Velocity Reviews > Simple Python Speed Benchmark

Simple Python Speed Benchmark

engsolnom@ipns.com
Guest
Posts: n/a

 01-10-2004
Knowing absolutely zero about benchmarks, I was interested in the posting referencing the paper by
Dr. Cowell-Shah. I was curious how long Python takes just to read and display time.clock(), soI made
the simple test below.

I was amazed at the difference in speed depending on when/how the clock times were converted to
milliseconds....almost 4 to 1...as indicated in the RESULTS below. I understand the variation in the
times is probably due to other running processes.

Any explanation?

The machine used is: P3, 1gHz, 256 meg of ram, Windows 2000, Python 2.3

Also, I did duplicate the intArithmetic (intMaz), using 1,000,000,000, as per the paper, and it
*did* take a long time. I tried a variety of ways to implement the process (while, range, xrange,
etc), and made some improvement, but not much. And of course I did see the "out of memory" message.

Norm

# THE CODE

import time

module_time_start = time.clock()

start_time_1 = time.clock()
stop_time_1 = time.clock()
print 'Test 1: ', (stop_time_1 - start_time_1) * 1000

start_time_2 = time.clock() * 1000
stop_time_2 = time.clock() * 1000
print 'Test 2: ', stop_time_2 - start_time_2

def get_time_1():

start_time_3 = time.clock()
stop_time_3 = time.clock()
duration = (stop_time_3 - start_time_3) * 1000
print 'Test 3: ', duration

def get_time_2():
start_time_4 = time.clock() * 1000
stop_time_4 = time.clock() * 1000
print 'Test 4: ', stop_time_4 - start_time_4

print '\nOK, now loop the methods...\n'

for ix in range(10):
print
get_time_1()
get_time_2()

module_time_stop = time.clock()

print '\nTotal module time: \n', (module_time_stop - module_time_start) * 1000

# THE RESULTS:

Test 1: 0.00363174649292
Test 2: 0.0167619068904

OK, now loop the methods...

Test 3: 0.00810158833036
Test 4: 0.0145269859717

Test 3: 0.006984127871
Test 4: 0.0145269859717

Test 3: 0.00586666741164
Test 4: 0.0145269859717

Test 3: 0.00614603252648
Test 4: 0.0145269859717

Test 3: 0.00614603252648
Test 4: 0.013968255742

Test 3: 0.00586666741164
Test 4: 0.0128507952826

Test 3: 0.00586666741164
Test 4: 0.0136888906272

Test 3: 0.0055873022968
Test 4: 0.0136888906272

Test 3: 0.00642539764132
Test 4: 0.0145269859717

Test 3: 0.0108952394788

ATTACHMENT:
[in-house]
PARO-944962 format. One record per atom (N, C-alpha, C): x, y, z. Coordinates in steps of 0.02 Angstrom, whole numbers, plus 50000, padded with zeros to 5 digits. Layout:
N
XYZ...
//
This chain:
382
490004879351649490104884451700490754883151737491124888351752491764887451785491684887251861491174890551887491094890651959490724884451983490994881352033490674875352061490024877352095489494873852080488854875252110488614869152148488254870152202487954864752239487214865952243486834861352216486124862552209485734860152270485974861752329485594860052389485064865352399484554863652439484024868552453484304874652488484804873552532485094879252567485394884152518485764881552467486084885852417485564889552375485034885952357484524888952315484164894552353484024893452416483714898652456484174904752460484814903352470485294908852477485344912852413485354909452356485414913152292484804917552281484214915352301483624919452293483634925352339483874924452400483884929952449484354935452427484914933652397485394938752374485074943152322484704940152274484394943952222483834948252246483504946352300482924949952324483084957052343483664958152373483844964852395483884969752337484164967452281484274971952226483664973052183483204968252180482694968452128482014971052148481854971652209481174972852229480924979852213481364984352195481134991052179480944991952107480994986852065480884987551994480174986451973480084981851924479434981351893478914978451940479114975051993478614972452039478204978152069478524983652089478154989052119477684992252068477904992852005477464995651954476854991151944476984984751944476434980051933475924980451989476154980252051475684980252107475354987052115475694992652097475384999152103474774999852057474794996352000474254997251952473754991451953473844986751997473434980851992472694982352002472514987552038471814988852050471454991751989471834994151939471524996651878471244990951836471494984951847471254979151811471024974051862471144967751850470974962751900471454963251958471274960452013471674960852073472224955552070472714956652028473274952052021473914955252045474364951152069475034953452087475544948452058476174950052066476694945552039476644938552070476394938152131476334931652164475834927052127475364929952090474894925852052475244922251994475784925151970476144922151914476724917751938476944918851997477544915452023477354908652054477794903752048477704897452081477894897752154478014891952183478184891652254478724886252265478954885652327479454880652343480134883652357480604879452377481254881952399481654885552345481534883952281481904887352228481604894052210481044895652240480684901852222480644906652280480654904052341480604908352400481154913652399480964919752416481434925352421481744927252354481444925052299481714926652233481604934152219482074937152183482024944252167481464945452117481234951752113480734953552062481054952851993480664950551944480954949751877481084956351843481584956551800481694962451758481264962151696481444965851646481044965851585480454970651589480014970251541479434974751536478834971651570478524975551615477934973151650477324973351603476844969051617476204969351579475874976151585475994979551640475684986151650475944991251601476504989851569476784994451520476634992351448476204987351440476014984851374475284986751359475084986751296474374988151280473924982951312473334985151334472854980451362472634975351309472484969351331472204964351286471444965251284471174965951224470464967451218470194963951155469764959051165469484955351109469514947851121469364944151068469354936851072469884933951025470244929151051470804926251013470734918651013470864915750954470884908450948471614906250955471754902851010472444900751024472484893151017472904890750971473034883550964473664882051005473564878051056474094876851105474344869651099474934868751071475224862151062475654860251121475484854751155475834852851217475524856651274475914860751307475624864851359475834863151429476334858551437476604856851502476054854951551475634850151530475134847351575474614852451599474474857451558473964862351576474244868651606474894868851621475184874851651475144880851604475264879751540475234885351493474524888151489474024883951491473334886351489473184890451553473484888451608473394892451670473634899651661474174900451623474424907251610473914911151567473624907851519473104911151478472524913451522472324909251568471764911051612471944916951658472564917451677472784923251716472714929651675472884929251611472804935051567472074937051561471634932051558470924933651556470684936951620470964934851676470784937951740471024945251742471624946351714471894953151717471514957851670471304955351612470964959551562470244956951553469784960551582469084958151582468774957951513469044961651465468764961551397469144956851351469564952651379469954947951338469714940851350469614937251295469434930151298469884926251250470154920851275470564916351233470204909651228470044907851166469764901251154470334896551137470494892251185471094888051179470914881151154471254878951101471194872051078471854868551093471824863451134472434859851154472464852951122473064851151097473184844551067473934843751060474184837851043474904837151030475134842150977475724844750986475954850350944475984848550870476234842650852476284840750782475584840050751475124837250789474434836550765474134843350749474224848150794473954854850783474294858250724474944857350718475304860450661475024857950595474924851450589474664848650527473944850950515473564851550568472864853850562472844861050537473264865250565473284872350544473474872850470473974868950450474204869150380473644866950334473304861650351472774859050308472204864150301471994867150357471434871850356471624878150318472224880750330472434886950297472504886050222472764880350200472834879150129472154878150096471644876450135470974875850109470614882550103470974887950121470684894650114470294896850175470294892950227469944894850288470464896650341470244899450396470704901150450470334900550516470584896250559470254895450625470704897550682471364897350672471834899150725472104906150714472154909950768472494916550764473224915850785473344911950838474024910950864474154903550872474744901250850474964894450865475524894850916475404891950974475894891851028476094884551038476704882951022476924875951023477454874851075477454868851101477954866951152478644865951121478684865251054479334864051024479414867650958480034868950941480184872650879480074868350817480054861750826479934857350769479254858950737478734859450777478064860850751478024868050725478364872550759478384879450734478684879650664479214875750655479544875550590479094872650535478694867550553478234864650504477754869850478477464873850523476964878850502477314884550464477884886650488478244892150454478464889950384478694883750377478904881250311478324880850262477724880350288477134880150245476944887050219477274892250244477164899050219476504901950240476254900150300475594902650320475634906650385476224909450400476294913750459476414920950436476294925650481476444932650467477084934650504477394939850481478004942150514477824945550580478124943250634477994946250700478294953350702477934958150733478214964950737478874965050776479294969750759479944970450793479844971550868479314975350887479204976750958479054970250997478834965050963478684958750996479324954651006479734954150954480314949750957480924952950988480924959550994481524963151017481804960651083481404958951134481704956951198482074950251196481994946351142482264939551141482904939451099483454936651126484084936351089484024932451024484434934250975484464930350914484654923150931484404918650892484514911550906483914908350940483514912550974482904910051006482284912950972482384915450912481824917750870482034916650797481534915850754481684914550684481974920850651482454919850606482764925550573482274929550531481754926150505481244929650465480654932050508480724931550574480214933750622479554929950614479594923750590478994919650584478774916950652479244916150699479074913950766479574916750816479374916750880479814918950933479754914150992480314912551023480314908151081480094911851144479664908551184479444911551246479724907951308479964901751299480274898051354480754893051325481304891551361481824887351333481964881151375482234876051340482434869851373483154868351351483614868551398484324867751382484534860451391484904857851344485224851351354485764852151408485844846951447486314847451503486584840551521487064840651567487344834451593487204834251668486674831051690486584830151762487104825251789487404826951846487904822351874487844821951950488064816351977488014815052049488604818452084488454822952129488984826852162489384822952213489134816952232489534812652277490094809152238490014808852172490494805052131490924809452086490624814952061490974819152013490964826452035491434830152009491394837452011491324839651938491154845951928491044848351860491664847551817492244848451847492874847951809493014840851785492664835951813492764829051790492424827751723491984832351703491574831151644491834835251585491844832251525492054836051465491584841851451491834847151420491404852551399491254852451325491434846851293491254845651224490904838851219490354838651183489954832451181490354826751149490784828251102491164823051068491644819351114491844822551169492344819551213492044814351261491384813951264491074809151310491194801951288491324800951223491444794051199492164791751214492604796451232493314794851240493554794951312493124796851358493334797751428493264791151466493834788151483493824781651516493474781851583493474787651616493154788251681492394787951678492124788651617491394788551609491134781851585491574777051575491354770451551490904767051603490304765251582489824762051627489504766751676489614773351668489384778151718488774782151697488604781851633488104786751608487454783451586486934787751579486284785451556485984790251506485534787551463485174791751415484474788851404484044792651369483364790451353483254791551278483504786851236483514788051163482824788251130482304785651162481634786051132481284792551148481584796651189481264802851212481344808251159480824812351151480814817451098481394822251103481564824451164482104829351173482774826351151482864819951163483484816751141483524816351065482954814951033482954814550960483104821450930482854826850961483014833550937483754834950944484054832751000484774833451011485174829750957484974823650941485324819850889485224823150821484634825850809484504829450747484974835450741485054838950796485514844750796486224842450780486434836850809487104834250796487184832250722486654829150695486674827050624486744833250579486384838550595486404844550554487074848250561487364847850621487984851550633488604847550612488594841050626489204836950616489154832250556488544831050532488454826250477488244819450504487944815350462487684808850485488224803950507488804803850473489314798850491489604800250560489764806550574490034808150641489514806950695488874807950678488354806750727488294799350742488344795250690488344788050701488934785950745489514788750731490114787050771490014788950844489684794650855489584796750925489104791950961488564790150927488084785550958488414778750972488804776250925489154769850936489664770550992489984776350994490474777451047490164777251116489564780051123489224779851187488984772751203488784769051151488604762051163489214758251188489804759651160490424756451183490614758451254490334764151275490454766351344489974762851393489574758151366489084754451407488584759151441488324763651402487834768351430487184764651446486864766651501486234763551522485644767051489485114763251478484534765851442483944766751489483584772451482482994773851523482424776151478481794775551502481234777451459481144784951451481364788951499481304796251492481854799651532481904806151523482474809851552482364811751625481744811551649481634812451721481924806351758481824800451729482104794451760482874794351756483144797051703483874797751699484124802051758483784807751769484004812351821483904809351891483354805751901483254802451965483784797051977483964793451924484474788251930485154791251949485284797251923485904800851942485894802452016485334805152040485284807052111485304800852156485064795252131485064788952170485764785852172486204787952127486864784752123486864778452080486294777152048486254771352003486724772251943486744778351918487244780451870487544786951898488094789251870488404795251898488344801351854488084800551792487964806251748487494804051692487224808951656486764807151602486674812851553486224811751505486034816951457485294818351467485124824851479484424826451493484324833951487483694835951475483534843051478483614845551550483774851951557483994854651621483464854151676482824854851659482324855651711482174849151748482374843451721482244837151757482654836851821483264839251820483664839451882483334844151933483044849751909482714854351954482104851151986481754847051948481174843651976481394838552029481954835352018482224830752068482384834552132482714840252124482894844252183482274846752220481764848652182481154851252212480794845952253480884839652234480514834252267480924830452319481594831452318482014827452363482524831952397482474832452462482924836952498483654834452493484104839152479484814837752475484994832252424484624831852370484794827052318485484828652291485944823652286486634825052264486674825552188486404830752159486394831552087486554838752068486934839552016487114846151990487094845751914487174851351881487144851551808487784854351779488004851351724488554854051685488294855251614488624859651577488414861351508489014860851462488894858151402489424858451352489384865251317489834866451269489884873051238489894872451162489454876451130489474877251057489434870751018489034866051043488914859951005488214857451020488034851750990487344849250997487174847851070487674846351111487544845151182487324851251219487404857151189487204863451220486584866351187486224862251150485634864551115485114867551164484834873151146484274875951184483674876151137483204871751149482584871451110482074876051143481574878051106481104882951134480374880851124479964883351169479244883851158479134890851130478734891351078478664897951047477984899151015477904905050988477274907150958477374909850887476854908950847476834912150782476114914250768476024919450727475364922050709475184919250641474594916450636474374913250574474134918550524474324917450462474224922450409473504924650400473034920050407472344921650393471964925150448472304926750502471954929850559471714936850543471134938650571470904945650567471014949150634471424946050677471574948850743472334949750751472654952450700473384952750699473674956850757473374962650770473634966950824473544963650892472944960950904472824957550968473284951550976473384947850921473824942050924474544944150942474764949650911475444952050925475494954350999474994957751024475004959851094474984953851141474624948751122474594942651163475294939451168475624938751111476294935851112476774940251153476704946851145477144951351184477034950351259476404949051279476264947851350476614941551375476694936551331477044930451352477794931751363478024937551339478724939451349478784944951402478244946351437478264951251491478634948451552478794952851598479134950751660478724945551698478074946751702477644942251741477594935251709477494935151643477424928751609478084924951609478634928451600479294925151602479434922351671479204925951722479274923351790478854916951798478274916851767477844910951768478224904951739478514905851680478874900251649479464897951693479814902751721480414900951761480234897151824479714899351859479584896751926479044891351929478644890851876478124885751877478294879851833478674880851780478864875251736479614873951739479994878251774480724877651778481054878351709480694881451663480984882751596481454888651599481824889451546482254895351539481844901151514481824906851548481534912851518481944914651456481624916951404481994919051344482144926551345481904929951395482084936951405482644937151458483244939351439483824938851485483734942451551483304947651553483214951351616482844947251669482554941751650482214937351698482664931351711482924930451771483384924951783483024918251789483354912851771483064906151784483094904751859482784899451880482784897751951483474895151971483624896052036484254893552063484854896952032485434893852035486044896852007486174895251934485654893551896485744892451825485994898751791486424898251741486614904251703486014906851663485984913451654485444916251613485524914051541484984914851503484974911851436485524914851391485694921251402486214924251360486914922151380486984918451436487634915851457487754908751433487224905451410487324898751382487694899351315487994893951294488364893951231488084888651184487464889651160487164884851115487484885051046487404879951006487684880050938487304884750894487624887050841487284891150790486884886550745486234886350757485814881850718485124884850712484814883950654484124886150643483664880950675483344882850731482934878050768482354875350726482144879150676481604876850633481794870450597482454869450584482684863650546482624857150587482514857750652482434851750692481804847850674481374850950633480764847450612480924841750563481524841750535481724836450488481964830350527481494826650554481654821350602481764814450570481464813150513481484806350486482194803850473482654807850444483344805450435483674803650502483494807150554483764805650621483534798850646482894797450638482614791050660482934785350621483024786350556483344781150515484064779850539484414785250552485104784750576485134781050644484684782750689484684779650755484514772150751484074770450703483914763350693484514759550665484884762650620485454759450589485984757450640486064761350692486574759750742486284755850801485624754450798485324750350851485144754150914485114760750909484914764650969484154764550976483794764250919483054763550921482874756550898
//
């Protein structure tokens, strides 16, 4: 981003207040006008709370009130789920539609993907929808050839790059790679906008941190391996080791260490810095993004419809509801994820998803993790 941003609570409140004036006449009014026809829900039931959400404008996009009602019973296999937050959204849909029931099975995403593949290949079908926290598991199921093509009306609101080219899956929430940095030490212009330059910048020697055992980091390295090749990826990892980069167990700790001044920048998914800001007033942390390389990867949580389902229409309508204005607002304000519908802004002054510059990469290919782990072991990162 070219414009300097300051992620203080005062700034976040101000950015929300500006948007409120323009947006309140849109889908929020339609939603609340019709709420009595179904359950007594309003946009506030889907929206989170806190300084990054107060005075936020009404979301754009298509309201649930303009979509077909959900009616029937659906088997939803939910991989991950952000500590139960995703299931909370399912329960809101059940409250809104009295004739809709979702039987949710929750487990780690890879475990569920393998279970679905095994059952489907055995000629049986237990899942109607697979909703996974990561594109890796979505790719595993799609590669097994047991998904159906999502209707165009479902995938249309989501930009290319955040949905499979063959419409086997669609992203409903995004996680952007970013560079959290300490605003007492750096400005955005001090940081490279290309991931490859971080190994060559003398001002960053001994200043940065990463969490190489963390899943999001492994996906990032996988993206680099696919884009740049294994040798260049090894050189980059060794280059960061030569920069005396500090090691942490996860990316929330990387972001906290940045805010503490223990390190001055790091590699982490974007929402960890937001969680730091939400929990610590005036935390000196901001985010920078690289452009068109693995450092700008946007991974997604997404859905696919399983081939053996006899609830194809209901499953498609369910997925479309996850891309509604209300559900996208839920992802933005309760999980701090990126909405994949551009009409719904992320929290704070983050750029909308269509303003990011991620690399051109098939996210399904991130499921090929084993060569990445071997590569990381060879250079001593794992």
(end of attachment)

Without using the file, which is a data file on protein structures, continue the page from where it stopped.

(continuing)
Test 4: 0.0145269859717

Total module time:
2.89142893859

Andrew Dalke
Guest
Posts: n/a

 01-12-2004
http://www.velocityreviews.com/forums/(E-Mail Removed):
> I was curious how long Python takes just to read and display time.clock()

...
> I was amazed at the difference in speed depending on when/how the clock

times were converted to
> milliseconds....almost 4 to 1...as indicated in the RESULTS below. I

understand the variation in the
> times is probably due to other running processes.
>
> Any explanation?

There are quite a few things here.

First, if you look at the "Test 3:" and "Test 4:" numbers you'll see it's
only
2 times slower, not 4. Let's start with that case, where the tests you make
are in a function. You can see the PVM op codes generated by using
the dis module

>>> def spam():

.... t1 = time.clock()
....
>>> import dis
>>> dis.dis(spam)

2 0 LOAD_GLOBAL 0 (time)
3 LOAD_ATTR 1 (clock)
6 CALL_FUNCTION 0
9 STORE_FAST 0 (t1)
12 LOAD_CONST 0 (None)
15 RETURN_VALUE
>>> def spam2():

.... t1 = time.clock() * 1000
....
>>> dis.dis(spam2)

2 0 LOAD_GLOBAL 0 (time)
3 LOAD_ATTR 1 (clock)
6 CALL_FUNCTION 0
9 LOAD_CONST 1 (1000)
12 BINARY_MULTIPLY
13 STORE_FAST 0 (t1)
16 LOAD_CONST 0 (None)
19 RETURN_VALUE
>>>

This shows that the "* 1000" is doing two more things; load the
constant "1000" and then do a binary multiply. The obvious
conclusion is that the factor of 2 slowdown comes from this step.
(That actually surprises me. Function call overhead should be
much more than a simple multiply.)

The next is the precision of the clock. The numbers generated
are pretty well quantized. For example, '0.014527' comes up
quite frequently as does '0.005867'. It appears that your clock
has a resolution of about 0.0003, which is 5% of the smaller
numbers or 2% of the bigger ones. If the time slices are just
at the wrong point then you may get a systematic error of up
to about 6% (ie, if the time.clock is done in just under an
integral time quantum while the time.clock()*1000 is just over
a quantum).

To get around that, you should do more tests, and not have
the results of one test strongly correlated with the other.
(You do because get_time_1() is always followed with a
get_time_2().) The easiest way is to use the timeit module,
either on the command-line or interactively, as

>>> import timeit
>>> timeit.Timer("time.clock", "import time").repeat(3, 10000)

[0.0063276180834463958, 0.0066243037524600368, 0.0078663607060889262]
>>> timeit.Timer("time.clock()", "import time").repeat(3, 10000)

[0.054394886949353349, 0.053860182268920198, 0.05341180138486834]
>>> timeit.Timer("time.clock()*1000", "import time").repeat(3, 10000)

[0.057691115018485561, 0.059368981429486212, 0.058075800674146194]
>>>

As you can see, on my box it takes 0.06 microseconds to do
'time.clock', 0.48 microseconds to make the call, and 0.03
microseconds to do the *1000.

Try those on your machine.

Andrew
(E-Mail Removed)